News
News Home
Quick Bites Archive
Exploradio Archive
nowplaying
On AirNewsClassical
Loading...
  
School Closings
Programs Schedule Make A Pledge Member BenefitsFAQ/HelpContact Us
Science and Technology


Sunday's rare lunar eclipse phenomenon won't be seen again until 2033
The lunar eclipse is also a supermoon and a tetrad, or blood moon
by WKSU's LAUREN BLUE


Reporter
Lauren Blue
 
The eclipse will start at 9:07 PM and be at its deepest in the eclipse at 10:48 PM Sunday. It will be visible until 12:27 AM.
Courtesy of Wikimedia Commons
Download (WKSU Only)

Make sure to look up on Sunday night because it will be the last time until 2033 to see a total lunar eclipse that is also a super moon and a tetrad, or blood moon.

This rare event occurs when the moon is closest to the Earth, making it look up to 14 percent larger, while traveling through Earth’s shadow. This is the fourth phase in a succession of lunar eclipses, making it a tetrad.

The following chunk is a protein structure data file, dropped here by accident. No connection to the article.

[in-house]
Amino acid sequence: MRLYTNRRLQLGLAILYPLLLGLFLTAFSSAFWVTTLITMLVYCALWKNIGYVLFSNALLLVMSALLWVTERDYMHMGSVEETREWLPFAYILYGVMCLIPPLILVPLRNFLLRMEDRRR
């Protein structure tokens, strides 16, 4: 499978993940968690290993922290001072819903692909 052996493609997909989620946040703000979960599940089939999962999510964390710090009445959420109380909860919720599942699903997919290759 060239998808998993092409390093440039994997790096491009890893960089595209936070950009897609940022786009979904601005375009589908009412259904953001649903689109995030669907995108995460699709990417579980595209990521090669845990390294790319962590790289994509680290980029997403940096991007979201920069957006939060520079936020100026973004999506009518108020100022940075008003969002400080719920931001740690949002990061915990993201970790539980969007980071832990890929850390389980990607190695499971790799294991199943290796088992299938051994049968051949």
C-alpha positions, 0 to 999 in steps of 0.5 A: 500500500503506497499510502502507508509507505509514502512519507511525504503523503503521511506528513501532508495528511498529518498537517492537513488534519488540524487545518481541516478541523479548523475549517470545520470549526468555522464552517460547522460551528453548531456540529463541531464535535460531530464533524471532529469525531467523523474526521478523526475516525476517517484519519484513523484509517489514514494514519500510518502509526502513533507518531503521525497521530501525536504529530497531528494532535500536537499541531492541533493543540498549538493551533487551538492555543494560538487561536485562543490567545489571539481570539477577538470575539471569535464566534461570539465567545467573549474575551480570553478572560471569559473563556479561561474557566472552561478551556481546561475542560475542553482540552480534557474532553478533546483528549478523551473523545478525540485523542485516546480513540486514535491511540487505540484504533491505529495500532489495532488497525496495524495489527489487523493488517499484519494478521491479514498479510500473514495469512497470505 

Jason Davis is an astronomer at the Cleveland Museum of Natural History. He says the blood red color is the result of the scattering of refracted light on the surface of the moon.

LISTEN: Sunday's rare lunar eclipse phenomenon won't be seen again until 2033

Other options:
Windows Media / MP3 Download (0:18)


“You can think of the moon’s reddish-brown color during the eclipse as a projection of all of the sunsets and sunrises on the Earth at that moment," says Davis.  

He says, "a neat way to think about it would be if you were standing on the moon looking back at Earth you would see this just brilliant ring of red light.” 

Davis says different things can affect the color. Volcanic eruptions and a particularly cloudy day will make the moon look redder.

The eclipse will start at 9:07 PM and be at its deepest in the eclipse at 10:48 PM Sunday. 

Add Your Comment
Name:

Location:

E-mail: (not published, only used to contact you about your comment)


Comments:




 
Page Options

Print this page




Stories with Recent Comments

Copyright © 2020 WKSU Public Radio, All Rights Reserved.

 
In Partnership With:

NPR PRI Kent State University

listen in windows media format listen in realplayer format Car Talk Hosts: Tom & Ray Magliozzi Fresh Air Host: Terry Gross A Service of Kent State University 89.7 WKSU | NPR.Classical.Other smart stuff. NPR Senior Correspondent: Noah Adams Living on Earth Host: Steve Curwood 89.7 WKSU | NPR.Classical.Other smart stuff. A Service of Kent State University